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Florida lawmakers close on changing voting laws in response to 2018

The bill eliminates a ballot design believed to have caused thousands of voters in Broward County to skip the U.S. Senate race between Rick Scott and Bill Nelson.
Early voting in Miami. [MIAMI HERALD]
Published May 2
Updated May 2

The Florida House on Wednesday passed an election reform bill intended to prevent some of the problems that plagued the 2018 midterms and turned a statewide recount into a dramatic affair dogged by faulty equipment and sloppy mistakes.

The bill, crafted with the input of Florida’s election administrators, eliminates a ballot design believed to have caused thousands of voters in Broward County to skip the U.S. Senate race between Rick Scott and Bill Nelson. And it ends the use of outdated vote-tabulation equipment that left Palm Beach County’s election office unable to complete its recount on time.

The bill seeks to explicitly lay out a “chain of custody” for ballots and standardize the handwriting training used to accept or toss mail ballots based on voter signatures, and it improves the process by which voters are informed when their ballots are rejected.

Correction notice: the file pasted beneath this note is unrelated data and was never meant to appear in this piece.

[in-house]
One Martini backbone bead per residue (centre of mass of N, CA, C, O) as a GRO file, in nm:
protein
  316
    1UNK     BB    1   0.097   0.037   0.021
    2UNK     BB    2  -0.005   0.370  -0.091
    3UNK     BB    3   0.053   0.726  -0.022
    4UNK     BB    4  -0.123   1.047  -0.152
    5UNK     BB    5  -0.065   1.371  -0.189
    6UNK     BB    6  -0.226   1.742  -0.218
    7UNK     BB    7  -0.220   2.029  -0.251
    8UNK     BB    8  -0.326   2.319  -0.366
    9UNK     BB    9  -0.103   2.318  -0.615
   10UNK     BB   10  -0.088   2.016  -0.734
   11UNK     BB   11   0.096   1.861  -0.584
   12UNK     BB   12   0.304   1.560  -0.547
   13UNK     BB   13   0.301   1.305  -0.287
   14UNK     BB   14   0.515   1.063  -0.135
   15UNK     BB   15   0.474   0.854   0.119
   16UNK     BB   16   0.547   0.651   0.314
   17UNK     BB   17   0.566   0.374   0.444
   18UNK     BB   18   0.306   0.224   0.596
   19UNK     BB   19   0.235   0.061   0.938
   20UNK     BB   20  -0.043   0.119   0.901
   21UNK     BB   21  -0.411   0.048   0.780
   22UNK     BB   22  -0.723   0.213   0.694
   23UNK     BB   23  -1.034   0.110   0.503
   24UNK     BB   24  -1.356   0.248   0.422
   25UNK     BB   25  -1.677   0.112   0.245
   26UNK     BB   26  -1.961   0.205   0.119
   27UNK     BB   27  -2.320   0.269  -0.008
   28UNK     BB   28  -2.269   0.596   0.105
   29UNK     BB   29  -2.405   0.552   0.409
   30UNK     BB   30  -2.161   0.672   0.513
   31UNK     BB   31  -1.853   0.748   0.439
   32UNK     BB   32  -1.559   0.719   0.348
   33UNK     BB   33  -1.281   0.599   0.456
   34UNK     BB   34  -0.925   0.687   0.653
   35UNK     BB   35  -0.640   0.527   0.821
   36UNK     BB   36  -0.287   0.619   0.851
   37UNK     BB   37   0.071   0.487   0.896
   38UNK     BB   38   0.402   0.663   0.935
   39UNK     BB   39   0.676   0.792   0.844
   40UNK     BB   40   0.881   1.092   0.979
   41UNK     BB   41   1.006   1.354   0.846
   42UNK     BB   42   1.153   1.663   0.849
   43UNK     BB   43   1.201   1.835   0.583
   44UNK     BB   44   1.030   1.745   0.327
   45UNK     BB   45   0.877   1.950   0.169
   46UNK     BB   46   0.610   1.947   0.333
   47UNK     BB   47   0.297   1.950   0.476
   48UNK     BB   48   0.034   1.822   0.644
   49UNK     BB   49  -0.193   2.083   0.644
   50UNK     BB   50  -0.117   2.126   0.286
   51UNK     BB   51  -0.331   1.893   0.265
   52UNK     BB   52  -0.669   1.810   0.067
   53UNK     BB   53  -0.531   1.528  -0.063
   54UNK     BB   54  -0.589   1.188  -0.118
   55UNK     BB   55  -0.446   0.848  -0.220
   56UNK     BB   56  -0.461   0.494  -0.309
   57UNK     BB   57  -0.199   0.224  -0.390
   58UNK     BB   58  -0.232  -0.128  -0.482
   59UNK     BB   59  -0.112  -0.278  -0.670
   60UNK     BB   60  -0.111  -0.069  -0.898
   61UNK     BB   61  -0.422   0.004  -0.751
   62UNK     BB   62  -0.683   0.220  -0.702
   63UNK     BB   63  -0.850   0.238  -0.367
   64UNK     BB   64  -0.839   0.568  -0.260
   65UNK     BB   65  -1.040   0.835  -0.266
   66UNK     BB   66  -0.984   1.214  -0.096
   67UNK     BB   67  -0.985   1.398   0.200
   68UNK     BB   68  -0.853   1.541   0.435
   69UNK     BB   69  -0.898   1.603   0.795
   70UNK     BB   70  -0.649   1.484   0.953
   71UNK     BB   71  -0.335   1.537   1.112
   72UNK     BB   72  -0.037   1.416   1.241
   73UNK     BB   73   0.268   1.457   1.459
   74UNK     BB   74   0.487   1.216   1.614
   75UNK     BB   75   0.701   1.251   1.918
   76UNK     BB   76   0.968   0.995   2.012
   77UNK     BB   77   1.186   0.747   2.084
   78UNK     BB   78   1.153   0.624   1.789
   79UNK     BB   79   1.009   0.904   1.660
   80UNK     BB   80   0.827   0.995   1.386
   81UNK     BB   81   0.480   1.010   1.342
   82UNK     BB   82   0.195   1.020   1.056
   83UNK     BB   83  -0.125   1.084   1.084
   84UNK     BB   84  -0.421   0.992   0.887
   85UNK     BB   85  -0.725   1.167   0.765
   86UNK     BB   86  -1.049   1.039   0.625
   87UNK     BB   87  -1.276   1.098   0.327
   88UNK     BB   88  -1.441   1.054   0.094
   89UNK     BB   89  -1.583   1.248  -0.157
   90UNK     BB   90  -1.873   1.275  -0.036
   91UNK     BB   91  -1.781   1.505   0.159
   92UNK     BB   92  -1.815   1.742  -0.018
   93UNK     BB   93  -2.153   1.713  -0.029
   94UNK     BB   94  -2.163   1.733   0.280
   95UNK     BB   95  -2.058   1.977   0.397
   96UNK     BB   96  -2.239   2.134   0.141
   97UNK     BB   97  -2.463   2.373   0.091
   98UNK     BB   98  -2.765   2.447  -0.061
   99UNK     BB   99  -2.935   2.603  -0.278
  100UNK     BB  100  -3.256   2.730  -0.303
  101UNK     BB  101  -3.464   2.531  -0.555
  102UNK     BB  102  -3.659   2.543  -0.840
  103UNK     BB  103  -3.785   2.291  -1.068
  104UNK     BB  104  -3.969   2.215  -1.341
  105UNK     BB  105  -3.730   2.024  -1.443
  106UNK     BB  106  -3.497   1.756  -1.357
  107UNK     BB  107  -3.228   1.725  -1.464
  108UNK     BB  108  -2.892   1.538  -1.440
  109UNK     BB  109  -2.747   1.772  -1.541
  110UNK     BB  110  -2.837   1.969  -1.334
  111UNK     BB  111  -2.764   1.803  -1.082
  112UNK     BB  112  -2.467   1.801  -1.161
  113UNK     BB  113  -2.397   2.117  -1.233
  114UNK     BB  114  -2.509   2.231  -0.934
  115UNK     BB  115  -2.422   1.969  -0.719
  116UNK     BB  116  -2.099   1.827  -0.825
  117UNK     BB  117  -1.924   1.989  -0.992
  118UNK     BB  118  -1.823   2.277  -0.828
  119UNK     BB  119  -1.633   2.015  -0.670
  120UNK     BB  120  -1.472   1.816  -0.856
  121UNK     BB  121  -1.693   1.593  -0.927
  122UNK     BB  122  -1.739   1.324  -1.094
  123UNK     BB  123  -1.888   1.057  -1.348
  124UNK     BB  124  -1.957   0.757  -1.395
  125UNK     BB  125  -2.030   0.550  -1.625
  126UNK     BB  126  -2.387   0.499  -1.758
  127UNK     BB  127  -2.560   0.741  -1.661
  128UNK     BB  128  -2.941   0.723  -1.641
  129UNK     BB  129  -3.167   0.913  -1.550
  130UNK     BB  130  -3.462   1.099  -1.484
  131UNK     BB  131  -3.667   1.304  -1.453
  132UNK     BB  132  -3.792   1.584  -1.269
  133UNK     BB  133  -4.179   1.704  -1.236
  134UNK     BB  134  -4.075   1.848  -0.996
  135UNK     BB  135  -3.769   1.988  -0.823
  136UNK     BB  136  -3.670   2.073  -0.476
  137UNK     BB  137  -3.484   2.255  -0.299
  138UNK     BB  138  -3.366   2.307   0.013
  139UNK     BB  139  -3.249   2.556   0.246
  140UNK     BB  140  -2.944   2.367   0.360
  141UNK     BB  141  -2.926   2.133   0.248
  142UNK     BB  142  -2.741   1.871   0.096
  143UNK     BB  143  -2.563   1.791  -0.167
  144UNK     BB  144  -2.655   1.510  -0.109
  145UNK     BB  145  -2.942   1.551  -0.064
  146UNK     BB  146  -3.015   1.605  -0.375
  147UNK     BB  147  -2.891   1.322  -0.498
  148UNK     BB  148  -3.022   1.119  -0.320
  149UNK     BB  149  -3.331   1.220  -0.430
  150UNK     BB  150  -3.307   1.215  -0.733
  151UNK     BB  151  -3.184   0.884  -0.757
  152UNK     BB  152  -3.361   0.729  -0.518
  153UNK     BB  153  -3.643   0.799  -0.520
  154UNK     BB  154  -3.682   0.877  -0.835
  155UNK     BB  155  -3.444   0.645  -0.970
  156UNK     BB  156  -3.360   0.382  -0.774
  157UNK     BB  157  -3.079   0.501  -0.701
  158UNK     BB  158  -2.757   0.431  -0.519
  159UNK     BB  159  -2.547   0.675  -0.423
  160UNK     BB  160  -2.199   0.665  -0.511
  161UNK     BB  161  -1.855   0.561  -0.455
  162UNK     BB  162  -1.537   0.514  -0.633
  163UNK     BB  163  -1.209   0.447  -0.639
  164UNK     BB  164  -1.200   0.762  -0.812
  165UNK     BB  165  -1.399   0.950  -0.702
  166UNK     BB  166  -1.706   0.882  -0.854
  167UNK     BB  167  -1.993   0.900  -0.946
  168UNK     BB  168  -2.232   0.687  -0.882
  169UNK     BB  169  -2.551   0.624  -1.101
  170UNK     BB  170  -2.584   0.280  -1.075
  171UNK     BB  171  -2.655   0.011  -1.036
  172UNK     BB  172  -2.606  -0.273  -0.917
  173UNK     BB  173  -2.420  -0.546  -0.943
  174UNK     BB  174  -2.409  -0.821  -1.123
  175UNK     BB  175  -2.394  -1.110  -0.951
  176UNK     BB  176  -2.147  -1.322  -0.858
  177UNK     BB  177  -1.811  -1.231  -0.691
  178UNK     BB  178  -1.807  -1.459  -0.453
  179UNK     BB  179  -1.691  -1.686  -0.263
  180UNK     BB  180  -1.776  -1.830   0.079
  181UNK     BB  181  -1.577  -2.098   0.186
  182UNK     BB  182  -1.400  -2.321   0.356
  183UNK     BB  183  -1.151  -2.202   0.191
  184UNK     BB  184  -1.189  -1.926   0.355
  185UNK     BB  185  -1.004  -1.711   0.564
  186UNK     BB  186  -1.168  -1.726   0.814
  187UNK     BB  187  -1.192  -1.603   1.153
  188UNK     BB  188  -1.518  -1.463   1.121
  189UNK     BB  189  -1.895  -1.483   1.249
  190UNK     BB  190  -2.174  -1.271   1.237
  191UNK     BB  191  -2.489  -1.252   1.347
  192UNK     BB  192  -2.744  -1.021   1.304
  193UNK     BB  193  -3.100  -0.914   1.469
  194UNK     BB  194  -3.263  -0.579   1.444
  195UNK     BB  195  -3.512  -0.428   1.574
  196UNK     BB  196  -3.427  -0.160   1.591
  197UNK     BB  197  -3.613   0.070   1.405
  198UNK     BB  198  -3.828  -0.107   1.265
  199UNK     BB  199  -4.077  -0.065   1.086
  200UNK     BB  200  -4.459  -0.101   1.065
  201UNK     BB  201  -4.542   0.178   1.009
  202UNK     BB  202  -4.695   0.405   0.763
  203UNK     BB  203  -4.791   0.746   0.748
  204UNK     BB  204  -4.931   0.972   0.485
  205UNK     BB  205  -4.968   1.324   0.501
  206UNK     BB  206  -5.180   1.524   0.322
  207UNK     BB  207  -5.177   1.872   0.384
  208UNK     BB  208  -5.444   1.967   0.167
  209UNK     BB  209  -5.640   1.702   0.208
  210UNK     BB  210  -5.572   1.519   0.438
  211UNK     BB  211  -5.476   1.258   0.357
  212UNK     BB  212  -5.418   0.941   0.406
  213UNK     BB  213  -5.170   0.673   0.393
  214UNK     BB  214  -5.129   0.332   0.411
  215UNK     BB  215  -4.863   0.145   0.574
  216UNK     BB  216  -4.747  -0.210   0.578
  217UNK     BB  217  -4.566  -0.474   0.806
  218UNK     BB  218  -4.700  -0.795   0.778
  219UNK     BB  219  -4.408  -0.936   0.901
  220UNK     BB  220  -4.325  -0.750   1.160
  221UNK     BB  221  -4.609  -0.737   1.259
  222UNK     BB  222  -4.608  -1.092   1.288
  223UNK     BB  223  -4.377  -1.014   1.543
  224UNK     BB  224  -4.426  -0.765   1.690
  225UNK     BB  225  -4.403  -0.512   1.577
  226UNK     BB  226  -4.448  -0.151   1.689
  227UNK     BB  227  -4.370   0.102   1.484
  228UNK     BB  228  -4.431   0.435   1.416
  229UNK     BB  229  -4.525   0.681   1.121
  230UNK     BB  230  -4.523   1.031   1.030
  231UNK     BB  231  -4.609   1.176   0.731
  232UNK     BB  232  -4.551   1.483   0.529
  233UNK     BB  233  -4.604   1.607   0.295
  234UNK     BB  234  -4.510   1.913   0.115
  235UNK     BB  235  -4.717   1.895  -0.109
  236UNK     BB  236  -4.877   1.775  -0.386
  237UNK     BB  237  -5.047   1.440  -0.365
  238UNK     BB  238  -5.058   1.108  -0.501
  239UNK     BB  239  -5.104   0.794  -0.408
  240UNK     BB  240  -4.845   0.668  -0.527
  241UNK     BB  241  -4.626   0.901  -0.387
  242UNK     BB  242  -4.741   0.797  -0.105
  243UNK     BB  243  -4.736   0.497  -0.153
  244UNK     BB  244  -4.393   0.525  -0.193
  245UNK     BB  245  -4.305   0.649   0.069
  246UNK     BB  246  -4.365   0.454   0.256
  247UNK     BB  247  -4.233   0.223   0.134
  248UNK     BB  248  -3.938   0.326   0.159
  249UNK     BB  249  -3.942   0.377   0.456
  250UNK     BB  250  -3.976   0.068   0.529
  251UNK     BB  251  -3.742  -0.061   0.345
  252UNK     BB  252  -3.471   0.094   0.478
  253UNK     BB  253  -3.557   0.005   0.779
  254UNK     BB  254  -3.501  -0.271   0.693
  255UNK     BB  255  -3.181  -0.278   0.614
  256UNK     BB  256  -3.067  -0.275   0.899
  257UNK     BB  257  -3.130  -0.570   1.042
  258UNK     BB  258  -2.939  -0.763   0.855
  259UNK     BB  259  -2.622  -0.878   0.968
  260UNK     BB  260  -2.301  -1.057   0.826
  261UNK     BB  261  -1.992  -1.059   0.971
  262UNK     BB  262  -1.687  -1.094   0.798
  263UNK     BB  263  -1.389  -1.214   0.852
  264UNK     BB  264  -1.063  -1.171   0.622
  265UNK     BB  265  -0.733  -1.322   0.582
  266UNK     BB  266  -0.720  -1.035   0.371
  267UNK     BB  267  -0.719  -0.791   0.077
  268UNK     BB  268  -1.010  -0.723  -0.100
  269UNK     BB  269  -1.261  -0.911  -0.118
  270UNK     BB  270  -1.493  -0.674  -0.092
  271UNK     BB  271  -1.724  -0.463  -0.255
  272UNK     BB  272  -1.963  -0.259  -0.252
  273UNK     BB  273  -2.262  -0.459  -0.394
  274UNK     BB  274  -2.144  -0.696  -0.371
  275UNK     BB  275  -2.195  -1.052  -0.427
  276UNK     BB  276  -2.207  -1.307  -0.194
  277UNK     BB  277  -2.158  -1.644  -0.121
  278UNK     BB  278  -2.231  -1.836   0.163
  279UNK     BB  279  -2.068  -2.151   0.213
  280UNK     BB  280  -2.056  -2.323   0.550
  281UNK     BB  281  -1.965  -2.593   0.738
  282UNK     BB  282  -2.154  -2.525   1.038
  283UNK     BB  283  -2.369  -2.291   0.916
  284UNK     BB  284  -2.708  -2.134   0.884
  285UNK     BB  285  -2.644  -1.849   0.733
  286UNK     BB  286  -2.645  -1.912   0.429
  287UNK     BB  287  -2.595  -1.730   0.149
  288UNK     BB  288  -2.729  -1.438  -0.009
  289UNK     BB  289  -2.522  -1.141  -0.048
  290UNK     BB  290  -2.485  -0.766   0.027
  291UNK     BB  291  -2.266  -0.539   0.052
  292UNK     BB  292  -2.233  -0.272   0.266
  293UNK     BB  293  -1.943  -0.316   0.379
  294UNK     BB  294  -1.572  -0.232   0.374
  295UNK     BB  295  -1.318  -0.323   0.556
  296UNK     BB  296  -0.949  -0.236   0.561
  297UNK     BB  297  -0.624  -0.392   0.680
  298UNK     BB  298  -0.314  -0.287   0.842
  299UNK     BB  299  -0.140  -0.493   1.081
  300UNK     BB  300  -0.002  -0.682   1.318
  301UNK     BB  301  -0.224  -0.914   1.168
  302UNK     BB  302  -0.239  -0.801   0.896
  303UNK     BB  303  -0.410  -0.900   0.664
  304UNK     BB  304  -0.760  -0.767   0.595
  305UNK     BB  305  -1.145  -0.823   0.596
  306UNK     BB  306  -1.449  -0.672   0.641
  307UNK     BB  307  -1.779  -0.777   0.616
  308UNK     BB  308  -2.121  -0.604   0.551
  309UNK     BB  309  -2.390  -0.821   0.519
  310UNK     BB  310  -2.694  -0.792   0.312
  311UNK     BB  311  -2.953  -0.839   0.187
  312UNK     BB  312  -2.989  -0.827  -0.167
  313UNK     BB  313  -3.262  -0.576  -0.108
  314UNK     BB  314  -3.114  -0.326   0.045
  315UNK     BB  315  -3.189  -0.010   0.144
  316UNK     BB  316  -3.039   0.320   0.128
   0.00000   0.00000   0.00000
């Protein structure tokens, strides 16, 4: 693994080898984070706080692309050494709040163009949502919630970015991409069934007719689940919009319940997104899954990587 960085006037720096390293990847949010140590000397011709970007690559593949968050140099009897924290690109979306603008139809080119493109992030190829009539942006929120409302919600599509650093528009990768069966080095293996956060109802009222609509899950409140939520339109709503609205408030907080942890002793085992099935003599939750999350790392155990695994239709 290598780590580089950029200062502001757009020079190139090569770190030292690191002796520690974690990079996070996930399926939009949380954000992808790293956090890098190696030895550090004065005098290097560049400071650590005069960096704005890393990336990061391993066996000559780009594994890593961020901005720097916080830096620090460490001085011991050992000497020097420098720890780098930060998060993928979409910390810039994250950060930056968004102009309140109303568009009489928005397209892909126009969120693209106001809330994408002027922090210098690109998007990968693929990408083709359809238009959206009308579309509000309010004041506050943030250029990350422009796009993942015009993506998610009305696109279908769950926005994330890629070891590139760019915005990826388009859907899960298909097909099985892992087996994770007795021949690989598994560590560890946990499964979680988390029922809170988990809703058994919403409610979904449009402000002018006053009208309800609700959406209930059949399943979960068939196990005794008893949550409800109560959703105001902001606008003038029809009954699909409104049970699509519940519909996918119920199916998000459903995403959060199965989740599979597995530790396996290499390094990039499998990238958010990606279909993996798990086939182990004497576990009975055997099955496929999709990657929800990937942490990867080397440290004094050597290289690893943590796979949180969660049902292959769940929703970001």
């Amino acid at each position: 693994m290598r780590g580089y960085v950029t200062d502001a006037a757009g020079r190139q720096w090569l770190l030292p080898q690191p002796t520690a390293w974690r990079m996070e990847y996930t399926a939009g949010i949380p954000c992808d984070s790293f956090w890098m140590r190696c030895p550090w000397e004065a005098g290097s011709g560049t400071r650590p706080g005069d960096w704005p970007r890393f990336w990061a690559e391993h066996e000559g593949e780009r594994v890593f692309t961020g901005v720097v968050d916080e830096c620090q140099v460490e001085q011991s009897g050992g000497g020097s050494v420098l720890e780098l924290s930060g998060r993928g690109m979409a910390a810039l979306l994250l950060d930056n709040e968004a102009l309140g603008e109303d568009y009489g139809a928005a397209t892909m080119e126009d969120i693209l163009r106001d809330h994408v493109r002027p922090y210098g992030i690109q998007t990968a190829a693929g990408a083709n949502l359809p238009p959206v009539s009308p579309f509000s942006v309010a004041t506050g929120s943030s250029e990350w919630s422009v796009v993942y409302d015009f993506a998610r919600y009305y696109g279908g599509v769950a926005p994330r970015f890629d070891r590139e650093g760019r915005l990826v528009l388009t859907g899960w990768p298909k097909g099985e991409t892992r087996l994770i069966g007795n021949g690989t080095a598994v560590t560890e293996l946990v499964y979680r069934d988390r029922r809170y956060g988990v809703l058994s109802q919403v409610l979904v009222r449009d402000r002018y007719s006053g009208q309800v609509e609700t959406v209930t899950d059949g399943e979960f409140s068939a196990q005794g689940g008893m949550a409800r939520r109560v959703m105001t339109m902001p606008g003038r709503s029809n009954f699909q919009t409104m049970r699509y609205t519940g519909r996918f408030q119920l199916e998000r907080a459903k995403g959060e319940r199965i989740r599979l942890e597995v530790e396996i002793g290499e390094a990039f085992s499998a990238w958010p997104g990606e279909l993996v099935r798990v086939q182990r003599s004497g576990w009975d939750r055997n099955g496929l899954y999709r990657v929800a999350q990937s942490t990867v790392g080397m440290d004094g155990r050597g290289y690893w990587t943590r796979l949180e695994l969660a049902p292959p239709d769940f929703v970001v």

Lawmakers have no control over the voter-fraud conspiracy theories espoused by President Donald Trump that helped turn a recount of three statewide races into a circus. But they hope the proposed changes to Florida’s election laws will reduce the number of rejected ballots and prevent seemingly minor flaws from turning into major disasters.

“This election bill, which is backed by both Democrat and Republican supervisors of elections, expands voter access for millions of Floridians while protecting the integrity of the ballots,” said Spring Hill Rep. Blaise Ingoglia, chairman of the committee that sponsored the legislation in the House. “This is much needed reform so we do not have a repeat of the 2018 election in future elections.”

The Florida Senate passed a version of the bill last week by a 39-1 vote, but the legislation will head back to the upper chamber after the House approved an amendment by state Rep. Ben Diamond requiring election offices to place mail ballot drop boxes at all early voting centers and staff them with an elections worker or police officer.


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